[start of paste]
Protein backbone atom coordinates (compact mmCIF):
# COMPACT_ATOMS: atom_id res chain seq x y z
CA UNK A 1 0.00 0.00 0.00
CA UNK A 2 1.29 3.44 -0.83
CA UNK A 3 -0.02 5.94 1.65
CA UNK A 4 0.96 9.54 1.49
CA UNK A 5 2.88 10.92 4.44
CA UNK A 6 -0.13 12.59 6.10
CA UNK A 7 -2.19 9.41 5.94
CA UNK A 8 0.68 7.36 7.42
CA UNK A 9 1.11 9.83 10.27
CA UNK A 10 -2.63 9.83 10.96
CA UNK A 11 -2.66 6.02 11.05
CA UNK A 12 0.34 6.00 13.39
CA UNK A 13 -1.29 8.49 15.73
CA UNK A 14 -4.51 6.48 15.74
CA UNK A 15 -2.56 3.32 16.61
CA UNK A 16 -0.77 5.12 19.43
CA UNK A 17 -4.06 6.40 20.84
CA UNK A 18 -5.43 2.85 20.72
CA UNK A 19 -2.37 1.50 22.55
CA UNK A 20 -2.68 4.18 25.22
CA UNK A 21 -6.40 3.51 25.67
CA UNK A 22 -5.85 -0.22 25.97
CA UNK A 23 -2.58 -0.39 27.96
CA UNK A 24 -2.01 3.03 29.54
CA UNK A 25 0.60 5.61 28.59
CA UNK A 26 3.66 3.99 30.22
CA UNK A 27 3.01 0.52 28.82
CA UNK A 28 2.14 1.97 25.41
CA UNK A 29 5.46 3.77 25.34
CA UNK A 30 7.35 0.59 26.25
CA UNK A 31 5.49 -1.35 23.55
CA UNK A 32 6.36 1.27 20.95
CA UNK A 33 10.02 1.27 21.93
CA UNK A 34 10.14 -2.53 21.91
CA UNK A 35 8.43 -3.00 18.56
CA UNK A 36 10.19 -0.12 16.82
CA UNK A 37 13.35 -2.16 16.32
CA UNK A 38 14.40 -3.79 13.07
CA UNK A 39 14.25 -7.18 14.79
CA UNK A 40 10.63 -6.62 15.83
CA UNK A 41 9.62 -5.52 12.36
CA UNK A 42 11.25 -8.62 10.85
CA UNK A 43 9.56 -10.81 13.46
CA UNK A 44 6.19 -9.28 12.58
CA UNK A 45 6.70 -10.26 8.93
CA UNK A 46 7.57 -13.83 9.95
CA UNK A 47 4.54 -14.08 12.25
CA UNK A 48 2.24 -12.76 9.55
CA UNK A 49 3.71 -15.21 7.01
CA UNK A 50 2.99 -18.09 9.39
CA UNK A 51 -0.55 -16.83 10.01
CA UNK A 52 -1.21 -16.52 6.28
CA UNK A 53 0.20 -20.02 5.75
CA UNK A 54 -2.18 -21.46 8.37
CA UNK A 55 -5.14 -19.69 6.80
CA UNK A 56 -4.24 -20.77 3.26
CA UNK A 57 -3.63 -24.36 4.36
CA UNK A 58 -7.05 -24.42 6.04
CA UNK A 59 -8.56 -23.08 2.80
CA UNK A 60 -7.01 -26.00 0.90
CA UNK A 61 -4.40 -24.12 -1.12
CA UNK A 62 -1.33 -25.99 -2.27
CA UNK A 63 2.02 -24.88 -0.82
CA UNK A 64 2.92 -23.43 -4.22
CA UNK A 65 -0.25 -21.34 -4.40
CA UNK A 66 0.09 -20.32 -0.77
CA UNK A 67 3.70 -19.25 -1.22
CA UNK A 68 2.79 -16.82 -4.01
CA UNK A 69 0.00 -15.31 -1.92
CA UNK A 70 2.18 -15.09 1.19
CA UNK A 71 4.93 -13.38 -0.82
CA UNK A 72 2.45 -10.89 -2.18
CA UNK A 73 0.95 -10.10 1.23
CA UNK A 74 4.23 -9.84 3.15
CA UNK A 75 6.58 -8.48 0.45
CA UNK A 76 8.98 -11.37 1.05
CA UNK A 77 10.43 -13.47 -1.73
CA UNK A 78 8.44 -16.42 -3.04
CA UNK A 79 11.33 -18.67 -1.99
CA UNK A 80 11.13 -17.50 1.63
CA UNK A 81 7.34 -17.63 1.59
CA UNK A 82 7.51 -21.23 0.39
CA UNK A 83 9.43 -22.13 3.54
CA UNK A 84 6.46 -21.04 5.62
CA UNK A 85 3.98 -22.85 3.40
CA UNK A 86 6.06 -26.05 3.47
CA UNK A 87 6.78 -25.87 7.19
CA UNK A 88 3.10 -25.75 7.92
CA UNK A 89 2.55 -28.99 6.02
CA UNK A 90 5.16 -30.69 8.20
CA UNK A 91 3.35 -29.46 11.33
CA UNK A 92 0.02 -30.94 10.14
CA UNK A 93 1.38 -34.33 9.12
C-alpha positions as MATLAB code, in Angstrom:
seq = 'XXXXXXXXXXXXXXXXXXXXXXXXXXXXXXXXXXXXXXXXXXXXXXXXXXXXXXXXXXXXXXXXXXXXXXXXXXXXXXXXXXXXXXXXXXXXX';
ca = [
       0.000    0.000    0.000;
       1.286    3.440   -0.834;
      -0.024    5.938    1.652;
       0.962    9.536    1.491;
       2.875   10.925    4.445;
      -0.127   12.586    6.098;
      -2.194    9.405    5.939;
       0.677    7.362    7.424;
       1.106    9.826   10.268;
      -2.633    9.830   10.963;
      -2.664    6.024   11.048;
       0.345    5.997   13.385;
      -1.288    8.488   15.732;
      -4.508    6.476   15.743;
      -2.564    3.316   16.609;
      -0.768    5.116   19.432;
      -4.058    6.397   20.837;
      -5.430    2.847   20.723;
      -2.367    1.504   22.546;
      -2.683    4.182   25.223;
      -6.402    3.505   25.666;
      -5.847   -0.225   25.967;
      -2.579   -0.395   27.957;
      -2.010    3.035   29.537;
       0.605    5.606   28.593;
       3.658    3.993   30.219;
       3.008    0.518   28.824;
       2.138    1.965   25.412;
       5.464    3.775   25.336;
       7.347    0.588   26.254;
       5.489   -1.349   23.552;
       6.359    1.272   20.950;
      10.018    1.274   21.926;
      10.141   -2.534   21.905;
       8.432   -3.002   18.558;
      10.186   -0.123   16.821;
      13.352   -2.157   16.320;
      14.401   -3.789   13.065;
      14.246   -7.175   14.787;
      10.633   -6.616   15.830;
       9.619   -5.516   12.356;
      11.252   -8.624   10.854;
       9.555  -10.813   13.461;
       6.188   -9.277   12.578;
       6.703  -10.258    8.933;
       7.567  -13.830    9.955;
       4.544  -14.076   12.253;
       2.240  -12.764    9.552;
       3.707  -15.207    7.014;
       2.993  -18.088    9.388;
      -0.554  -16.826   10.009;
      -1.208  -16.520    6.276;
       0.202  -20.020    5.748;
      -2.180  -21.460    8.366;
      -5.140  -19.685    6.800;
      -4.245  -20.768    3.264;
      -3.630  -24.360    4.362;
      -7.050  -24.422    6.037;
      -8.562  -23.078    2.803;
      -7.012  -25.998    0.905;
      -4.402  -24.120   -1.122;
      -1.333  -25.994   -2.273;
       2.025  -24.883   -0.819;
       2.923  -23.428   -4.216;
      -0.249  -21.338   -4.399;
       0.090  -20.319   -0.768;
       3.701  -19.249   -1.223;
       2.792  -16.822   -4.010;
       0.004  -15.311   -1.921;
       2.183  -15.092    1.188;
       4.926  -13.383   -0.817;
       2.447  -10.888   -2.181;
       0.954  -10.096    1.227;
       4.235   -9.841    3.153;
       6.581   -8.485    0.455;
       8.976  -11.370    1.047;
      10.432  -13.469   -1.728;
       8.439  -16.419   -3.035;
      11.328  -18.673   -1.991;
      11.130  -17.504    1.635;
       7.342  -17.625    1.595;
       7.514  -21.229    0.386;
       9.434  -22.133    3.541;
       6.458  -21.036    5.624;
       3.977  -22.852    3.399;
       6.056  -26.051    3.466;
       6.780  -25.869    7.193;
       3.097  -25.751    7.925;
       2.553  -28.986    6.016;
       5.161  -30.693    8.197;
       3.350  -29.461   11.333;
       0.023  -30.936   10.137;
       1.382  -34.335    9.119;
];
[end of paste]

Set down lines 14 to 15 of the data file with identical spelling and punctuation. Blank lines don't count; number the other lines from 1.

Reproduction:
CA UNK A 12 0.34 6.00 13.39
CA UNK A 13 -1.29 8.49 15.73